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Financial Planning for Recent College Graduates

April 19, 2018

It’s that time of the year when many families are excitedly getting ready to attend their children’s college graduation. Where has the time gone? It feels like just yesterday that we were dropping them off for freshman year.

Well, time does pass quickly and now would be a really good time to give your graduating children some savings and investment advice. Below are a few things that new graduates should take action on as they move into the next phase of their life:

Retirement planning is often something that kids will put off until they get a better grasp of their cash flow, but they should understand the concept of compounding returns. If you invest $5,500 per year for 45 years and get returns of 7% per year (average total returns for the S&P 500 since 1900 is 9.7% per year including dividends) the account would be worth just about $1.8 million. If you invest $5,500 for 35 years with 7% return, the account will be worth about $872,000. Quite a difference.

$5,500/yr. invested at 7% for 45 years

$5,500/yr. invested at 7% for 35 years

The link below will take you to nerd wallet where you can put your own numbers in.

There are a few options to consider – If the graduate gets a job at a firm that has a 401K plan, they should contribute money to that account on a pre-tax basis deducted directly from their pay check. If the company has a matching component to their 401K plan, your child should contribute at least the amount to obtain the maximum company contribution. This is free money! For 2018, the maximum contribution that an employee can make to their 401k plan is $18,500

Start an Individual retirement account (Traditional IRA vs Roth IRA) – Your child can contribute to an individual retirement account whether or not they are contributing to a 401K at work. Ideally, they should try to contribute the maximum amount to both each year. The total amount that a person can contribute to all traditional and Roth IRAs combined is $5,500 in 2018.

Difference between a traditional IRA and a Roth IRA

Money contributed to a tradition IRA is pre-tax money. This is dollars that are deducted from your annual income which you will not pay income tax on. The money grows tax free until you start to withdraw money. 59 ½ years old is the age you can start to take money out of an IRA with no penalty. Any money withdrawn from an IRA will be taxed at the tax rate of the individual at the time they take the withdraw. You are required to start taking required minimum distributions once you hit age 70 ½.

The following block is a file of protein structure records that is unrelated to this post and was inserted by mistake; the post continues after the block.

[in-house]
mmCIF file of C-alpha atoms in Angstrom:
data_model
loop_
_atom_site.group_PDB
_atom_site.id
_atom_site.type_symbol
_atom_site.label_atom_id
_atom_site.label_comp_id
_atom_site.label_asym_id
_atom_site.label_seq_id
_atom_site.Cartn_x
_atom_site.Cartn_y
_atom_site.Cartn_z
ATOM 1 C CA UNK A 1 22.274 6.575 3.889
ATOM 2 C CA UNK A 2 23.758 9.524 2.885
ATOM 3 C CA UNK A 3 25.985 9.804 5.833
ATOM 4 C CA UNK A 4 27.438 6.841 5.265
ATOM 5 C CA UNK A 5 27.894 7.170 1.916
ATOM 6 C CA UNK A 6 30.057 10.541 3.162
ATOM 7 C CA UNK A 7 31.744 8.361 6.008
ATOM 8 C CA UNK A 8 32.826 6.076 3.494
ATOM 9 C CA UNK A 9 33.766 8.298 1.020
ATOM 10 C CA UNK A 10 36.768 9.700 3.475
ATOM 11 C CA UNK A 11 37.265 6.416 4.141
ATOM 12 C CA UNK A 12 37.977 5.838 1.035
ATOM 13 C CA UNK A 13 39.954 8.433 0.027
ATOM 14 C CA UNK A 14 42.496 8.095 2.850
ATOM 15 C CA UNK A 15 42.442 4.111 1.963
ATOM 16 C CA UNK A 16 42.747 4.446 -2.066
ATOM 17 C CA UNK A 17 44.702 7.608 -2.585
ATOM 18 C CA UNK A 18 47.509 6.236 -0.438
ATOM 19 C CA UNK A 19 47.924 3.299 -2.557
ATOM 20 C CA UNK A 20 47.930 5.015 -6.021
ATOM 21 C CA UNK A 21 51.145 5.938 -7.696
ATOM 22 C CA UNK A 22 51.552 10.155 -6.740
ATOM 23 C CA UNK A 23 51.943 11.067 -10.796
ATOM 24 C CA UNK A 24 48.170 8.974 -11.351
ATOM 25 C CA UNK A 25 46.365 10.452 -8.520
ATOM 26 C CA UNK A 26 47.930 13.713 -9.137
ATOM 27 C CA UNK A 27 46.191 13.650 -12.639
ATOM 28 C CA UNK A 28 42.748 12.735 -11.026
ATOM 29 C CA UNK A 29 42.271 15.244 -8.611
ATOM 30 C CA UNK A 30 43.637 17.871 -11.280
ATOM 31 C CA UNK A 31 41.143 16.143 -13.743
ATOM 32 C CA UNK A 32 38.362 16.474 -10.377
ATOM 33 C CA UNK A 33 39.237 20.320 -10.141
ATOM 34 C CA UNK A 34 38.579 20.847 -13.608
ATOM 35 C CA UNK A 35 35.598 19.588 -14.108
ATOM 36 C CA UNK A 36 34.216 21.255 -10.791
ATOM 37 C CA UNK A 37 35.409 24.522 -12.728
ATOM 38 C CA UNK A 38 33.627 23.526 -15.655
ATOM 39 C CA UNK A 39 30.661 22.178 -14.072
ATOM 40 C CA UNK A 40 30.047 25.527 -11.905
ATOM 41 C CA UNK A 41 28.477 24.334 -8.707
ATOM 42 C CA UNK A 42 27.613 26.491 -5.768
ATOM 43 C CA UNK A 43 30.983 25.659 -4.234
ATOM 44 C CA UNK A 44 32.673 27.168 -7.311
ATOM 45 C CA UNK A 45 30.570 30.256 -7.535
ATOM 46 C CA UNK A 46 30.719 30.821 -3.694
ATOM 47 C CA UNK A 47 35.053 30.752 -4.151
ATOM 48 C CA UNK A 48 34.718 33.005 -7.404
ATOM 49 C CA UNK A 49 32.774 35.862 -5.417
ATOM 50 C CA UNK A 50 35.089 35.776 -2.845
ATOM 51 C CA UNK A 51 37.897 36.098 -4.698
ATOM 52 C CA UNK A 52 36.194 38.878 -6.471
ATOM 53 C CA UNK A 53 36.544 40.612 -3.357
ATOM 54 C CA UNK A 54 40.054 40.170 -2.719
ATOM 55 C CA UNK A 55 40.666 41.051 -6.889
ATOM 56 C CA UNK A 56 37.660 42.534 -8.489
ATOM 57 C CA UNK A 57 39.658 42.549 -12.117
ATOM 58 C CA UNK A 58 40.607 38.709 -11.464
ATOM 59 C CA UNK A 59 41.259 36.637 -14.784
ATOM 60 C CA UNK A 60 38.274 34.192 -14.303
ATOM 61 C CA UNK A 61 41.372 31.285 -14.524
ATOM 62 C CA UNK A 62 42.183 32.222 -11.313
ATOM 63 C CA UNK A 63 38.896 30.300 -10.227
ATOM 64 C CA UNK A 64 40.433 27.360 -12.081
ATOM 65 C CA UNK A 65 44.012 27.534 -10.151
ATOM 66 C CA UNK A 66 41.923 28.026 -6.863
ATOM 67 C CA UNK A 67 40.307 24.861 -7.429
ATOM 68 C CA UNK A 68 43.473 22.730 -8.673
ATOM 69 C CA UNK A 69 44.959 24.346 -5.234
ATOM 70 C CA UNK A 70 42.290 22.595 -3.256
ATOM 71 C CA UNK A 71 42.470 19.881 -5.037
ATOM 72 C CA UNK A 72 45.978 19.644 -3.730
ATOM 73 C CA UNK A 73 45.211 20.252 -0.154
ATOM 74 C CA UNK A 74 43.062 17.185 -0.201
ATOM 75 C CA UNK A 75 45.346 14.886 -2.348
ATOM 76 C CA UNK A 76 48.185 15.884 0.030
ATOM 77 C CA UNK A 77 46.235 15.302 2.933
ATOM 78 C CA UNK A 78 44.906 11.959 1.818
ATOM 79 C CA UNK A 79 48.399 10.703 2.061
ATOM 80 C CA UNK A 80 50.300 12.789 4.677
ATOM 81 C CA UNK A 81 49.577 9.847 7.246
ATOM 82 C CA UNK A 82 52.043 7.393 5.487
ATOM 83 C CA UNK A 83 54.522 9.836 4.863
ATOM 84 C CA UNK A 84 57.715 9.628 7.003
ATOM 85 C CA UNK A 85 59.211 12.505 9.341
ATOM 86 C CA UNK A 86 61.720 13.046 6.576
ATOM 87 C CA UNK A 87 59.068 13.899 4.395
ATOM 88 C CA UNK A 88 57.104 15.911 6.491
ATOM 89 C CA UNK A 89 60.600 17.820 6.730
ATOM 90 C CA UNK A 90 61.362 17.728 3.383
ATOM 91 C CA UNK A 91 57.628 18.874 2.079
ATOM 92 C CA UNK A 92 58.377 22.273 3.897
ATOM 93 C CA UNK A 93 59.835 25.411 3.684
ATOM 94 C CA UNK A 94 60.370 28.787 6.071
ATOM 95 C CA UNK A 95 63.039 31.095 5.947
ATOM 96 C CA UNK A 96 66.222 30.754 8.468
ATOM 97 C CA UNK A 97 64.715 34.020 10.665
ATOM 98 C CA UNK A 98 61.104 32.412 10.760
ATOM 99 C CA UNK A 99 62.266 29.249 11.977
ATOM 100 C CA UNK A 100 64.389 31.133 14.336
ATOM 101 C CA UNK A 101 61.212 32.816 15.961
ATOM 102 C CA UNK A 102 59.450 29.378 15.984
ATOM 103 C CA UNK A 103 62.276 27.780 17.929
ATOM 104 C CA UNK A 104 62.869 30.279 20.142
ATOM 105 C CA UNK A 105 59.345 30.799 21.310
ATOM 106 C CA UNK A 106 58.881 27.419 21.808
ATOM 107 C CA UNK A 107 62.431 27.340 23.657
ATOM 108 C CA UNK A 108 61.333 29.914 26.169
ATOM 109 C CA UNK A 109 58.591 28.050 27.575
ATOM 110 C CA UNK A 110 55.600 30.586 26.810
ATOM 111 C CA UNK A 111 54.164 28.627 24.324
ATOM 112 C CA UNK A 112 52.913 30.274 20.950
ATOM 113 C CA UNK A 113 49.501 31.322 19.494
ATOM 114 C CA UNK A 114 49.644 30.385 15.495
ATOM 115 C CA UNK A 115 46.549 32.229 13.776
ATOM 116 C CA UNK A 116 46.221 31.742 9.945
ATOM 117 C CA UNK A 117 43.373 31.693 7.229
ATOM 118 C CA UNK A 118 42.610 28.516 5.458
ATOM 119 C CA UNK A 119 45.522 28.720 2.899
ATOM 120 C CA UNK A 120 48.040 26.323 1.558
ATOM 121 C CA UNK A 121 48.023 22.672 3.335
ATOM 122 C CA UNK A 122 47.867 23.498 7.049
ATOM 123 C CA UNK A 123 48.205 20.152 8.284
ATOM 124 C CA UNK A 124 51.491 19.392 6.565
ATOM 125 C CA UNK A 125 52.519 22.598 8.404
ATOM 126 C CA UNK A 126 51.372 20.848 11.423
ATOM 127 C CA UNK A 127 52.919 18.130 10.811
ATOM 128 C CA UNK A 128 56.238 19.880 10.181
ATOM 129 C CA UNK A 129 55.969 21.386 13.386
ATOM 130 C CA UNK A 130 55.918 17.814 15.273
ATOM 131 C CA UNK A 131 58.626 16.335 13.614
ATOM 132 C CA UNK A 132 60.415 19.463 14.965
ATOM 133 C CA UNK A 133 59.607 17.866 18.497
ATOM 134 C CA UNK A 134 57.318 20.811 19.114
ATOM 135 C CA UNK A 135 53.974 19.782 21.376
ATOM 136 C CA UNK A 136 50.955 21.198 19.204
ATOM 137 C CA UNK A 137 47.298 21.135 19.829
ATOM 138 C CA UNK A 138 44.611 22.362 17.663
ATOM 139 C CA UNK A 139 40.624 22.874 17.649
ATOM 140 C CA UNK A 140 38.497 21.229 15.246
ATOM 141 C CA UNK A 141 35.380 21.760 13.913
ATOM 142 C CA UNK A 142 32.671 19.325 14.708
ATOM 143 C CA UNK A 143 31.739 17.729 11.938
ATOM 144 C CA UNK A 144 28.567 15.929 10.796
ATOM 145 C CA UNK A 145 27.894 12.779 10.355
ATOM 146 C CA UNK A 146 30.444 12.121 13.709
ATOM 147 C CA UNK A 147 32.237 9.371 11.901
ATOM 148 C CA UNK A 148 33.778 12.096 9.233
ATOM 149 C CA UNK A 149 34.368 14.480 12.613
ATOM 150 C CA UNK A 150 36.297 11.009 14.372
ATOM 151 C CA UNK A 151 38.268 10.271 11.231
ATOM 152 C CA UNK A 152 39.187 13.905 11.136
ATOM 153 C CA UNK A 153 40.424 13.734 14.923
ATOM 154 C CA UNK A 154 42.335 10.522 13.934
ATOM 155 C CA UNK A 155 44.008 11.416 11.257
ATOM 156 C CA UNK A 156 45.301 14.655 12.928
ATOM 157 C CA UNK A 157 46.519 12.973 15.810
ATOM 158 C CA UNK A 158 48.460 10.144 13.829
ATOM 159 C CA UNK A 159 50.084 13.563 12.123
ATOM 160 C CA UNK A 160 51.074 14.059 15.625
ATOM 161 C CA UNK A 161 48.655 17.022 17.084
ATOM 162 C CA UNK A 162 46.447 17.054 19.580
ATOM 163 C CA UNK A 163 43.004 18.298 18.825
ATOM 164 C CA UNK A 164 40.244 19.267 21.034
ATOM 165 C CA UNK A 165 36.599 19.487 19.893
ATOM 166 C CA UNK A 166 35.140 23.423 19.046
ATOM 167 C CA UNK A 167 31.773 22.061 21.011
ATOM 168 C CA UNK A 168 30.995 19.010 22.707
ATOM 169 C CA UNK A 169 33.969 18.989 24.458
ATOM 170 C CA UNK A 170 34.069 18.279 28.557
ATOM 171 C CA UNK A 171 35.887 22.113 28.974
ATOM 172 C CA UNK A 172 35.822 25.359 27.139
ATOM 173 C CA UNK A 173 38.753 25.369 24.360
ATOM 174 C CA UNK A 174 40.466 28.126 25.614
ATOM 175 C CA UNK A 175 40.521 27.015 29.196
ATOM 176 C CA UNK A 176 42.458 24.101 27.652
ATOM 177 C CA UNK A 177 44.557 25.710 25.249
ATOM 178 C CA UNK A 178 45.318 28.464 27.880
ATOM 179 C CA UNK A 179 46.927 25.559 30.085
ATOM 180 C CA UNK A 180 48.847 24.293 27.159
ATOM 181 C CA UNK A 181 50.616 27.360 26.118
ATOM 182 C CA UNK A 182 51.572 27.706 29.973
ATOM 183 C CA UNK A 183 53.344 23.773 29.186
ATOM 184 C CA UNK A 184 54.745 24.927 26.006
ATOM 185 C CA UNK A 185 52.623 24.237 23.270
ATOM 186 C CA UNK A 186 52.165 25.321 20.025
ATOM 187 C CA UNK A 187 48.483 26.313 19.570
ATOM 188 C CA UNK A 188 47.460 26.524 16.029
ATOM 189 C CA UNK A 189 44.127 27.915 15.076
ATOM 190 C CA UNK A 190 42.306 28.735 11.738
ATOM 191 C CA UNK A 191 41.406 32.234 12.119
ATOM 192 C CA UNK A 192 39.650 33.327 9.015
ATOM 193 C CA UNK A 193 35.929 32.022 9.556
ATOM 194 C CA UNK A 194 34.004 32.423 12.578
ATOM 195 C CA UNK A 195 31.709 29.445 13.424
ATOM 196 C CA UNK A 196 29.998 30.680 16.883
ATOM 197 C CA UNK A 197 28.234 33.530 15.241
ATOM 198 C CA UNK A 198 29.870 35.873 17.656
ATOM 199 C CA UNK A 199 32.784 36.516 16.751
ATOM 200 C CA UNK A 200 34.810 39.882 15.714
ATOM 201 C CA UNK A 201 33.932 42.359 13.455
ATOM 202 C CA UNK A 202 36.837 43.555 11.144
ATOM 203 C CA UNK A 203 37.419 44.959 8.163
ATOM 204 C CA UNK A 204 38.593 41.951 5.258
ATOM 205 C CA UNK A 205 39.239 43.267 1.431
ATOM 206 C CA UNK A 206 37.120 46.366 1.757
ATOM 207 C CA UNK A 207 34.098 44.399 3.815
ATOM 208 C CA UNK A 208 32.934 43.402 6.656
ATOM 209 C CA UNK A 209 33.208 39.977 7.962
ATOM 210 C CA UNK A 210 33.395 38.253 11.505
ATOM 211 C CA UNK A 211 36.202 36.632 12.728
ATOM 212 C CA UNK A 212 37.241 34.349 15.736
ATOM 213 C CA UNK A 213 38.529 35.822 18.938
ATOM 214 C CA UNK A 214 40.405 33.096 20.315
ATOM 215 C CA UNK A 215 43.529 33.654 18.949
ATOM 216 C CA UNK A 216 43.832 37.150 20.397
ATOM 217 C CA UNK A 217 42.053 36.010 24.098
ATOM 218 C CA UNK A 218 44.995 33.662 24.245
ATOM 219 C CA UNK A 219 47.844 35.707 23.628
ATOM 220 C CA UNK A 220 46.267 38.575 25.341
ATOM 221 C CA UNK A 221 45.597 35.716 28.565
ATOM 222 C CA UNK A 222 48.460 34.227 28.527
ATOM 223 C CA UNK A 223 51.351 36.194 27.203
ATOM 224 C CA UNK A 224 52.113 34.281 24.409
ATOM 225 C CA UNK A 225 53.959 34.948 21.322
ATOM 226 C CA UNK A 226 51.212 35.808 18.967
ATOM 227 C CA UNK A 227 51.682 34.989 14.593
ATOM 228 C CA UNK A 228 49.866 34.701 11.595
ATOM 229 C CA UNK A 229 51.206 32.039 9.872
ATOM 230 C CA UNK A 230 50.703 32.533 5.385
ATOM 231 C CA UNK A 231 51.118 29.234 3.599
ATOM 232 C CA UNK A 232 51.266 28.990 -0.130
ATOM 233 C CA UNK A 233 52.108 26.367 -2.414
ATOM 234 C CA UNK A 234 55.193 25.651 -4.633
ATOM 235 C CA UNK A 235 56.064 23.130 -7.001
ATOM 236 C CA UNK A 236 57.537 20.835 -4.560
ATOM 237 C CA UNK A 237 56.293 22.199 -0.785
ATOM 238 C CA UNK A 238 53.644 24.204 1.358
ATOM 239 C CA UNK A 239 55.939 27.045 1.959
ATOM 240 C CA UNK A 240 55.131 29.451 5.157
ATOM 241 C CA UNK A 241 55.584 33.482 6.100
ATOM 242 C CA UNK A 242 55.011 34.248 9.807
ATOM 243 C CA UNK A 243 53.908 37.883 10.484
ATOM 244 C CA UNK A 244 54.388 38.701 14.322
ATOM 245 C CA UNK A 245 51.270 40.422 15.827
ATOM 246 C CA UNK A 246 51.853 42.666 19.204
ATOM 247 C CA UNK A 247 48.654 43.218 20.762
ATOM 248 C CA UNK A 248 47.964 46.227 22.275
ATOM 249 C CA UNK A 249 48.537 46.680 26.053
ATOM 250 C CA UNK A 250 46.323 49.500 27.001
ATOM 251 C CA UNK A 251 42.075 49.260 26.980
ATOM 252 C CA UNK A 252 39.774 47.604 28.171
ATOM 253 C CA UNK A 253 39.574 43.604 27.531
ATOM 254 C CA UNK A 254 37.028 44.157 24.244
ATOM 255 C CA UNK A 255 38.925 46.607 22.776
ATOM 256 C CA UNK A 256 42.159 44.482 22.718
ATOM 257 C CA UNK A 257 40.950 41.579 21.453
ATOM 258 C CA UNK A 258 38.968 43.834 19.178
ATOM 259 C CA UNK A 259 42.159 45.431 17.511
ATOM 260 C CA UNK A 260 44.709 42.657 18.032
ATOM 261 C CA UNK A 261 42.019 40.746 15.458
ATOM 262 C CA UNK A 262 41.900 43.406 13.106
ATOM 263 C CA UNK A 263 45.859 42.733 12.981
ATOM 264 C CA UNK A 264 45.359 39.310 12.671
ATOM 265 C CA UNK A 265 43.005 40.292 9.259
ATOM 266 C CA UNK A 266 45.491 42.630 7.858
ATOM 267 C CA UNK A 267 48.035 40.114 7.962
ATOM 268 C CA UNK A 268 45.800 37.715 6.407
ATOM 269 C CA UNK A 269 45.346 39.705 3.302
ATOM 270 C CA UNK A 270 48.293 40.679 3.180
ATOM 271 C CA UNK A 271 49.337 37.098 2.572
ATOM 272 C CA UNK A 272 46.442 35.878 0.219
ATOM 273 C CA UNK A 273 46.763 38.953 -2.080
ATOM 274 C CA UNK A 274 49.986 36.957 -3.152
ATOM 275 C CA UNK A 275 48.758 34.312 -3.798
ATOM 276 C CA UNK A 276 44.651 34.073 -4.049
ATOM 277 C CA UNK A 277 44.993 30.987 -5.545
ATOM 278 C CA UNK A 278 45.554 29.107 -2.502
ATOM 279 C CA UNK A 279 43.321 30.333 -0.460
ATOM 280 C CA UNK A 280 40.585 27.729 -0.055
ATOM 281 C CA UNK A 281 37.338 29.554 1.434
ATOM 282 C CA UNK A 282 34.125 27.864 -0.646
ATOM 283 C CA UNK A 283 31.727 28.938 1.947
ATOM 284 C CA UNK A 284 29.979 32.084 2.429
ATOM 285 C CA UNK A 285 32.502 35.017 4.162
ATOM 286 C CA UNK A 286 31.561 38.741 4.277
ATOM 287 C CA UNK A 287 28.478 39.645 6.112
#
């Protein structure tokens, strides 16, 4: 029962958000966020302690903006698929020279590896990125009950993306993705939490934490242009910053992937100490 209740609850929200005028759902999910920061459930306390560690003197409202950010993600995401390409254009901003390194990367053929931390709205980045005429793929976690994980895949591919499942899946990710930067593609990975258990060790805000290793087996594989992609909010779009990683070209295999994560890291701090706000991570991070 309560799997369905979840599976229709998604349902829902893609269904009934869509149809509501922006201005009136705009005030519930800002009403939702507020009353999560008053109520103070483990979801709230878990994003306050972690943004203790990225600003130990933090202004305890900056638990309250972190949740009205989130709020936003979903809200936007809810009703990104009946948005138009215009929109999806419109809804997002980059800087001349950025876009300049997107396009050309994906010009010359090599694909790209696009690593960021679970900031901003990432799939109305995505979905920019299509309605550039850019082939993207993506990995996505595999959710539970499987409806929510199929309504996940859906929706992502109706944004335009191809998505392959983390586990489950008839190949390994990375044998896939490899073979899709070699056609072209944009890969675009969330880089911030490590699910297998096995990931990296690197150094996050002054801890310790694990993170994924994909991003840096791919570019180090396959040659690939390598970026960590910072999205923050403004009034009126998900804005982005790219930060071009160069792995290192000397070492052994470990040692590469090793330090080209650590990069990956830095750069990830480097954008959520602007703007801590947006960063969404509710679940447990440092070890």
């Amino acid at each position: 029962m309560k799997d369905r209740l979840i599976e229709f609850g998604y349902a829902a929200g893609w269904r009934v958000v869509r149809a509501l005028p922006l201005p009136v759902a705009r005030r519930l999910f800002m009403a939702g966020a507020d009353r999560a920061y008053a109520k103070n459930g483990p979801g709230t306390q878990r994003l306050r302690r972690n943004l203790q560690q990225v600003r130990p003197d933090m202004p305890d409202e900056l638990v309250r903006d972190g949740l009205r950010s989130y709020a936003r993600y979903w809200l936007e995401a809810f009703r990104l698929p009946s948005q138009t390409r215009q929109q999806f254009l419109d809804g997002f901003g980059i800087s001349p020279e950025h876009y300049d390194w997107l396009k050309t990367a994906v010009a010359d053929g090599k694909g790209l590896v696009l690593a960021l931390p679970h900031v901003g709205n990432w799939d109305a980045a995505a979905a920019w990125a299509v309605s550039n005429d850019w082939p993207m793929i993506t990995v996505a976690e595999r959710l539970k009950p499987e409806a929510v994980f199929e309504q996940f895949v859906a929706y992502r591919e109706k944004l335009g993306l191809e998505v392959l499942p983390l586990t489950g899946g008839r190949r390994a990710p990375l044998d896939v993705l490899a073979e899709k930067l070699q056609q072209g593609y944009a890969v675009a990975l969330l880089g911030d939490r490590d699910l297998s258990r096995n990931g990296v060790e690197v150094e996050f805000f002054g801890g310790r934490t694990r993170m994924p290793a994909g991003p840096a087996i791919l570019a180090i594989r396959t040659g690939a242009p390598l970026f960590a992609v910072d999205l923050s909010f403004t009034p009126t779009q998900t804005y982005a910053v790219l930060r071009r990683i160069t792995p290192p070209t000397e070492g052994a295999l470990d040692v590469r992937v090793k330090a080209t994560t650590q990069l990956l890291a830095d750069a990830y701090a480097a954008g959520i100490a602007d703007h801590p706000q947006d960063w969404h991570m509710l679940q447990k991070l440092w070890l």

Money that is put into a Roth IRA is after tax money. Meaning that you have already paid taxes on the money before you contribute to the Roth IRA. The money grows tax free in the account the same as in a traditional IRA, but, you do not pay any income tax on any withdraws because you have already paid taxes. Also, there is not an age at which you are required to start withdrawing. There are income restrictions on who can contribute to a Roth IRA (less than $132,000 if single).

An increasing amount of companies are offering a Roth 401k. This option should be the first choice if it is available.

Take a close look at your student loans – Is it a federal loan? If so you may be able to consolidate loans and also may qualify for a “Pay as you earn” (PAYE) program or an income-based repayment plan (IBR). These programs can help the graduate set up a payment plan that is more affordable based on their income.

If it is a private loan – check with the lender to see there is a possibility to re-finance the loan for a lower interest rate. Often times, a private loan will have a higher interest rate when the student established the loan if they had a lower credit score. Once the graduate establishes an income, their credit score may be higher.

Start paying your loan off as soon as you can. Interest will be accruing as you delay paying your loan!

Set up a budget – Making the transition into the “real world” can be exciting and fun…..but new graduates will quickly realize a that a lot of the costs of living that they did not see, will now start to come their way: rent, food, cell phone bills, Hulu, healthcare – it will be a long list. Setting up a budget early after graduation is of utmost importance. Included in that budget should be a certain amount put away for savings, investing, and yes, even retirement.

Please reach out to us at Chatham Wealth Management if you have any questions that we can help with (800)472-8086.